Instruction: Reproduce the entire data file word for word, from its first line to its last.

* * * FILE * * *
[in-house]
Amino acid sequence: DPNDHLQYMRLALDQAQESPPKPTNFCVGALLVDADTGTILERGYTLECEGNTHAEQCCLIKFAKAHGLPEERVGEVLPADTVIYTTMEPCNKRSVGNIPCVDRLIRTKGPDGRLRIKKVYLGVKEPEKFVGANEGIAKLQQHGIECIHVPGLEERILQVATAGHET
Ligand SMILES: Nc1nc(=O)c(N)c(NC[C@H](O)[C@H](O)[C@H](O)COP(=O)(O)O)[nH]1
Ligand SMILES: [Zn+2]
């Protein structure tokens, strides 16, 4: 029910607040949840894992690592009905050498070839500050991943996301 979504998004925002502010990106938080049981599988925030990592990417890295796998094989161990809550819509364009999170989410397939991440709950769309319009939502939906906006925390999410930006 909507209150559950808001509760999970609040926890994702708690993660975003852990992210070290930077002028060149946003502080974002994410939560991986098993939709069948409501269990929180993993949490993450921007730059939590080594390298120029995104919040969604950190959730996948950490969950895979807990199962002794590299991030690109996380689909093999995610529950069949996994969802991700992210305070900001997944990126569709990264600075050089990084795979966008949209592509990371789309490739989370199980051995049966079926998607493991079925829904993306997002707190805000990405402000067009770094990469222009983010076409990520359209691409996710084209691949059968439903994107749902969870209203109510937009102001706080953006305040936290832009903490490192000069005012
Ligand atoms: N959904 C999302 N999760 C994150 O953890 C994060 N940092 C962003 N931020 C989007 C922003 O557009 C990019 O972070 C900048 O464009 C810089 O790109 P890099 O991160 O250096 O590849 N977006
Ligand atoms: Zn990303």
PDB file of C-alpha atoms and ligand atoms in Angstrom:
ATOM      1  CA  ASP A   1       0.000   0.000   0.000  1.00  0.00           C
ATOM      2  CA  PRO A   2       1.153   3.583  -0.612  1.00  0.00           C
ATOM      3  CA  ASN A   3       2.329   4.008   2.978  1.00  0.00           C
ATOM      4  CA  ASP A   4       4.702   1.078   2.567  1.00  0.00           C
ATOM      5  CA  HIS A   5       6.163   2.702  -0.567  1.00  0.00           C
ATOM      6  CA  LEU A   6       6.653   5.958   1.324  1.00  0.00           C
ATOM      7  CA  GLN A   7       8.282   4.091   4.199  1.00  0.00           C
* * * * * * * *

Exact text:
[in-house]
Amino acid sequence: DPNDHLQYMRLALDQAQESPPKPTNFCVGALLVDADTGTILERGYTLECEGNTHAEQCCLIKFAKAHGLPEERVGEVLPADTVIYTTMEPCNKRSVGNIPCVDRLIRTKGPDGRLRIKKVYLGVKEPEKFVGANEGIAKLQQHGIECIHVPGLEERILQVATAGHET
Ligand SMILES: Nc1nc(=O)c(N)c(NC[C@H](O)[C@H](O)[C@H](O)COP(=O)(O)O)[nH]1
Ligand SMILES: [Zn+2]
């Protein structure tokens, strides 16, 4: 029910607040949840894992690592009905050498070839500050991943996301 979504998004925002502010990106938080049981599988925030990592990417890295796998094989161990809550819509364009999170989410397939991440709950769309319009939502939906906006925390999410930006 909507209150559950808001509760999970609040926890994702708690993660975003852990992210070290930077002028060149946003502080974002994410939560991986098993939709069948409501269990929180993993949490993450921007730059939590080594390298120029995104919040969604950190959730996948950490969950895979807990199962002794590299991030690109996380689909093999995610529950069949996994969802991700992210305070900001997944990126569709990264600075050089990084795979966008949209592509990371789309490739989370199980051995049966079926998607493991079925829904993306997002707190805000990405402000067009770094990469222009983010076409990520359209691409996710084209691949059968439903994107749902969870209203109510937009102001706080953006305040936290832009903490490192000069005012
Ligand atoms: N959904 C999302 N999760 C994150 O953890 C994060 N940092 C962003 N931020 C989007 C922003 O557009 C990019 O972070 C900048 O464009 C810089 O790109 P890099 O991160 O250096 O590849 N977006
Ligand atoms: Zn990303």
PDB file of C-alpha atoms and ligand atoms in Angstrom:
ATOM      1  CA  ASP A   1       0.000   0.000   0.000  1.00  0.00           C
ATOM      2  CA  PRO A   2       1.153   3.583  -0.612  1.00  0.00           C
ATOM      3  CA  ASN A   3       2.329   4.008   2.978  1.00  0.00           C
ATOM      4  CA  ASP A   4       4.702   1.078   2.567  1.00  0.00           C
ATOM      5  CA  HIS A   5       6.163   2.702  -0.567  1.00  0.00           C
ATOM      6  CA  LEU A   6       6.653   5.958   1.324  1.00  0.00           C
ATOM      7  CA  GLN A   7       8.282   4.091   4.199  1.00  0.00           C